Sullivans Cove facts for kids
Sullivans Cove is on the River Derwent adjacent to the Hobart CBD in Tasmania.
It was the site of initial European settlement in the area, and the location of the earlier components of the Port of Hobart.
The Cove was the initial landing site of what is now the city of Hobart. It was founded on 21 February 1804 by Lieutenant Governor David Collins, who travelled to the shore via what was then a rocky island named Hunter Island. The connection to the shore was developed and is now known as Hunter Street. The island now has a building directly above it.
Although the first European settlement in the state was further up the river at Risdon Cove by John Bowen a year earlier, that settlement was abandoned and relocated to join the Sullivans Cove settlers.
Collins named Sullivans Cove after John Sullivan, Permanent Under Secretary to the Colonies.
By 1916, several piers had been constructed: from north to south:
- Ocean Pier (built 1914)
- Queens Pier (originally Alexandra Pier, renamed in 1910)
- Kings Pier (built 1910)
- Argyle Street Pier (built 1875)
- Elizabeth Street Pier (built 1866)
- Franklin Pier
- Brooke Street Pier (built 1820s, renovated 1879).
- Ferry Pier
In 1933, the Argyle Street and Elizabeth Street Piers were replaced with a single concrete-reinforced structure at Elizabeth Street Pier.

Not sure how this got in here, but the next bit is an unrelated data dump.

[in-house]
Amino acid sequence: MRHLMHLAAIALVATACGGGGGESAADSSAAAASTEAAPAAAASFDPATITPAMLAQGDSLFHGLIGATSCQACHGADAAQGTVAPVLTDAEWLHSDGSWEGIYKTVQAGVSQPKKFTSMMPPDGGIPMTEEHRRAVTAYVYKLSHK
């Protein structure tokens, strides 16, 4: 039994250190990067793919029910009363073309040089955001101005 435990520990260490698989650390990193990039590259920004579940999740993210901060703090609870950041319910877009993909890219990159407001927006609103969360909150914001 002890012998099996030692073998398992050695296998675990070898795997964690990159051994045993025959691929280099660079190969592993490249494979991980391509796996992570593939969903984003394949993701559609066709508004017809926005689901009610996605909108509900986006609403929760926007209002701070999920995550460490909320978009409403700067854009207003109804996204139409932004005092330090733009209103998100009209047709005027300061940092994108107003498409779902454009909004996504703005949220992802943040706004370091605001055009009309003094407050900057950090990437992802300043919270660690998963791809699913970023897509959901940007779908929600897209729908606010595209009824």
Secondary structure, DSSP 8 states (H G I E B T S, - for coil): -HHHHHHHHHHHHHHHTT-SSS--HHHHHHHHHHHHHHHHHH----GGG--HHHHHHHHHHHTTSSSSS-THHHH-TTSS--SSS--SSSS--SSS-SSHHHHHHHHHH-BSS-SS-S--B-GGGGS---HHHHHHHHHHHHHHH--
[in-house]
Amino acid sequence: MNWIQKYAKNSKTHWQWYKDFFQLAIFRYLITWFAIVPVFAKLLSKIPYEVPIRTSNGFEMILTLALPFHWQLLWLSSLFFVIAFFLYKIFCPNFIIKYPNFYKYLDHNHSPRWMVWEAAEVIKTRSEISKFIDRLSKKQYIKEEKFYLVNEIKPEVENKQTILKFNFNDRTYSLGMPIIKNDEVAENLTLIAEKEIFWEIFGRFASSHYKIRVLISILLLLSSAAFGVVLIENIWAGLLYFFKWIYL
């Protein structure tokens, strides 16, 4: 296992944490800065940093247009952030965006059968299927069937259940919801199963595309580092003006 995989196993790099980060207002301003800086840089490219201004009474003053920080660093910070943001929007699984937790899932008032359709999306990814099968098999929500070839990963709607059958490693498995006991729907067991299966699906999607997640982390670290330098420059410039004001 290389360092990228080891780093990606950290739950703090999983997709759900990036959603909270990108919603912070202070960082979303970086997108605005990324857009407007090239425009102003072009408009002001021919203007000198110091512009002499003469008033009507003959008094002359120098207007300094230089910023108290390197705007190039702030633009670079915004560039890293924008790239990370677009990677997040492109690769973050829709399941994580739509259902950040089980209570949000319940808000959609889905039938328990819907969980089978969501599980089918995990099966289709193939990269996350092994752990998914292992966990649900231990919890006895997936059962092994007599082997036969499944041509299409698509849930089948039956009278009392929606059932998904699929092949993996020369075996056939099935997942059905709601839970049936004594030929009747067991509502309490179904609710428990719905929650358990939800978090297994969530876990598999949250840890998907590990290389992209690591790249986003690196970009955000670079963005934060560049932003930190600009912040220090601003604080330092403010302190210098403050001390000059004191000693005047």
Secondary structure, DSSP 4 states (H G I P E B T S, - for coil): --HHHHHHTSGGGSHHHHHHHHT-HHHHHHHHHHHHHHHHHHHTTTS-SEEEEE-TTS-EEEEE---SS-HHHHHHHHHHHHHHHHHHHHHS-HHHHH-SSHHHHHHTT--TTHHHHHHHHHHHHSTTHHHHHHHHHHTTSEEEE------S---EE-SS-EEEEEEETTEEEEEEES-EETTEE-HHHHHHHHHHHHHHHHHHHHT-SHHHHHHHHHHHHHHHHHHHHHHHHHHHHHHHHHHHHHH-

In 1947 there was a proposal to replace Queens and Kings Pier with an extra wide pier, but this was never realised.
In 1948, Ocean Pier was destroyed by a fire.
Kings Pier was demolished and replaced with a marina for commercial and private craft, around 1970. This marina increased in size in 2003.
Sullivans Cove holds large historical and sentimental value for the city. The cove area itself is now known as Macquarie Wharf and serves as the main port for the city. Many of the original buildings along the esplanade are still standing.
The University of Tasmania's School of the Arts building is based on Hunter Street.
A serviced apartment building, ZeroDavey, has drawn criticism for its Davey Street facade, being condemned by the local community as aesthetically unpleasing consisting of a grey concrete prefabricated wall with jarring blue metal ledges, as opposed to the rest of the building having a sandstone facade to blend with the heritage Hunter Street buildings next door.
An international design competition was held for the Hobart waterfront in 2006. It attracted 280 entries from over 50 countries. Three winners were announced on January 26, 2007.
With the change in the cove's primary activity from a freight port to tourism and recreational uses, many of the sheds in the area have been either re-purposed or replaced – notably, all buildings keep the former gabled roof architecture. These buildings include:
- Elizabeth Street Pier – restaurants, bar and function space
- Princes Wharf Shed No. 1 – redeveloped as PW1 event space in 2011
- Princes Wharf Shed No. 2 – replaced in 2012 as the University of Tasmania's Institute for Marine and Antarctic Studies centre
- Macquarie Wharf Shed No. 1 – to be replaced in 2015 with a luxury hotel (under construction)
- Macquarie Wharf Shed No. 2 – redeveloped in 2013 as MAC02 cruise ship terminal
- Brooke Street Pier – replaced in 2014-15 with a ferry terminal/tourism transport hub
Additional development in the immediate area include a $100m redevelopment of Parliament Square, behind Parliament House.
Sullivans Cove Facts for Kids. Kiddle Encyclopedia.